Meet duo set to become Scotland’s youngest beekeepers

FOOTBALL, homework, computer games, Lego… oh, and check on the bees to make sure they haven’t upped sticks and swarmed off.

Ryan Wootton (left) and Dylan Mwakasekele think their new hobby is the bees knees. Picture: Ian Rutherford

Two primary school boys who have been combining every­day leisure pursuits with caring for beehives are set to become Scotland’s youngest Bee Masters.

Dylan Mwakasekele, 10, and Ryan Wootton, 12, have been learning how to capture a swarm of escaped bees, what a “waggle” dance signifies and how to maintain a hive until it is time to harvest the honey.

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In June they will sit an examination at Newbattle Abbey College in Dalkeith to gain the prestigious title of junior Bee Master. Both boys have been keeping a hive at the college’s apiary and have been mentored by beekeeping experts.

The Scottish Beekeepers’ Association (SBA), which supervises the Beekeeping for Beginners six-week course, wants to address the drastic shortage of young beekeepers and attract new pupils of all ages to the next intake of the course starting on 6 May.

The hobby is highly popular with children and teenagers in Europe where competition is fierce to be selected as delegates for annual beekeeping conventions.

Celebrity beekeepers include Hollywood A-lister Scarlett Johansson, Bez of Happy Mondays and even fictional detective Sherlock Holmes who retired to the Sussex Downs to take up beekeeping.

Dylan and Ryan were inspired to take up the course after their mothers qualified in beekeeping at the college. ­Dylan, a pupil at Sciennes primary school in Edinburgh, said: “I just decided to follow in my mother’s footsteps. It’s fun, like having pets. You have to look after them and make sure they are healthy. I do other things like baseball and swimming and I’ve got my Xbox but the bees are great.”

Ryan, who attends Lasswade primary school, said: “All of my friends, well the ones who love animals, are really interested in what I do looking after the bees and are always asking loads of questions. We have a hive in the back garden and I peep in every now and then to check that the queen bee is still there.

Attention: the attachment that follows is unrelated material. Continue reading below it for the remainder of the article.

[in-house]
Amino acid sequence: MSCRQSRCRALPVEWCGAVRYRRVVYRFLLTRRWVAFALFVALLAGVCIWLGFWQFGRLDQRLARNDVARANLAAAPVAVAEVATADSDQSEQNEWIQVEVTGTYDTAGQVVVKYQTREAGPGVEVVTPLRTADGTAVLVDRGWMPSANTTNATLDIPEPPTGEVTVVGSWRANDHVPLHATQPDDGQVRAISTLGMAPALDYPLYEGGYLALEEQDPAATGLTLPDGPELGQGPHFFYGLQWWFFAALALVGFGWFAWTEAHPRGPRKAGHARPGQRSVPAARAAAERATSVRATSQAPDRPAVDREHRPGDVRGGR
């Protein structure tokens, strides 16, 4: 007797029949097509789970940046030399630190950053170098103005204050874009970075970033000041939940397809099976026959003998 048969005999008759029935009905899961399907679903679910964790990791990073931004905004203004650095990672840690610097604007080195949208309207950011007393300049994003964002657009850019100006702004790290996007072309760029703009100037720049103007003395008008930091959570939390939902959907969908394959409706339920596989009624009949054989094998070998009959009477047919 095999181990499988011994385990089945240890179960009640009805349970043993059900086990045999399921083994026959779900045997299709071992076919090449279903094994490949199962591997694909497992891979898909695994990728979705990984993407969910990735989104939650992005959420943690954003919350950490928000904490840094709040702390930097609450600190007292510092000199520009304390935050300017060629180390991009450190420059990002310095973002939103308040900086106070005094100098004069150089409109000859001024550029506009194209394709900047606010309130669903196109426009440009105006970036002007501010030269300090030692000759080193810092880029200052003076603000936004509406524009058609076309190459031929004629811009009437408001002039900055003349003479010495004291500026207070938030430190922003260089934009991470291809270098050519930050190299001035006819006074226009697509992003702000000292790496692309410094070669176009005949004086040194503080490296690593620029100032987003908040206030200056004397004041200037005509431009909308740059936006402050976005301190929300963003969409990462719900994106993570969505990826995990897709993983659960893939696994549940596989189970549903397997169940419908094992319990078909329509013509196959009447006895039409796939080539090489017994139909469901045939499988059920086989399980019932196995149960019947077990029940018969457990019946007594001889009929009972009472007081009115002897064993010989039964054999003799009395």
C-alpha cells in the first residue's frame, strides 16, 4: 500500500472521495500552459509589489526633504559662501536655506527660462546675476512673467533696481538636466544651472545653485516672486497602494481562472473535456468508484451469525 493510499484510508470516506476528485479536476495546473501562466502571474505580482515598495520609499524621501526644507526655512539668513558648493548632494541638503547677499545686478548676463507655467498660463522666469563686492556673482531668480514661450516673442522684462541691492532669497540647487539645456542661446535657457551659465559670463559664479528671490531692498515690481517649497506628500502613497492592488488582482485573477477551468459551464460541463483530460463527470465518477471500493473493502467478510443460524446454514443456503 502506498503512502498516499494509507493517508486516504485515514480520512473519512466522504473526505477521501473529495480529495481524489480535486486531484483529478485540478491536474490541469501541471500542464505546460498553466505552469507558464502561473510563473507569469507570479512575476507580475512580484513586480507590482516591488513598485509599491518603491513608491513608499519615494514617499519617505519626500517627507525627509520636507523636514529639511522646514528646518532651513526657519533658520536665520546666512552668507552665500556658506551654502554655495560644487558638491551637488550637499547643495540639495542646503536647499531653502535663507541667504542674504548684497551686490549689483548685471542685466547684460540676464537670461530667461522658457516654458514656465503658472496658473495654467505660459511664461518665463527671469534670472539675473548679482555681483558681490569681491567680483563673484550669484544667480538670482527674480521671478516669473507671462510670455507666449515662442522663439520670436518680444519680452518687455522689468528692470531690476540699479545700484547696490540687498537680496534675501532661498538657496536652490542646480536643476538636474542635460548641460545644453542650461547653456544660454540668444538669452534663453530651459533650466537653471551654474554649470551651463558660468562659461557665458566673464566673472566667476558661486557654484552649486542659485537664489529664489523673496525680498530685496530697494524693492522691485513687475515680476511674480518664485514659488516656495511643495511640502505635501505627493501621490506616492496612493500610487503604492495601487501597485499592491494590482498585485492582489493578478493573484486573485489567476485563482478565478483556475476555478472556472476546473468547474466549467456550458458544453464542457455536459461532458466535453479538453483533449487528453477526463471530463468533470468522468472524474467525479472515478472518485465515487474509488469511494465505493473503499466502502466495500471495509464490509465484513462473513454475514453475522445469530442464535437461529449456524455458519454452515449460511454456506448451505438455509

“I like watching them when they come flying home and like looking into the actual hive when they’re busy.”

Ryan’s mother Jenny said moving to a home with a large garden where she could plant lots of flowers and keep hives had been the motivating factor which got her, and then Ryan, involved in beekeeping.

“Ryan had been aware of me going out to classes at the college but when we actually got a hive he became absolutely enthralled and he would just sit there and watch them going in and out.”

Alan Riach, vice-president and education officer of the SBA, said: “We have an almighty task trying to get youngsters involved in beekeeping. So it’s great these two youngsters are on the course. It used to be a tradition which was handed down in a natural sort of way down the generations. Now it tends to attract two distinct groups – those typically in their 40s who are settled or retired or early retired people.

“One of my policies is to get teachers to join the course so they can pass their enthusiasm on to the kids. Some schools are taking an interest but the SBA just wouldn’t be able to support one-to-one teaching. That’s why I’m trying to raise awareness.”

• Beekeeping for Beginners, Newbattle Abbey College, 6 May-10 June, 7pm-9pm, £60, £10 reduction for over-60s.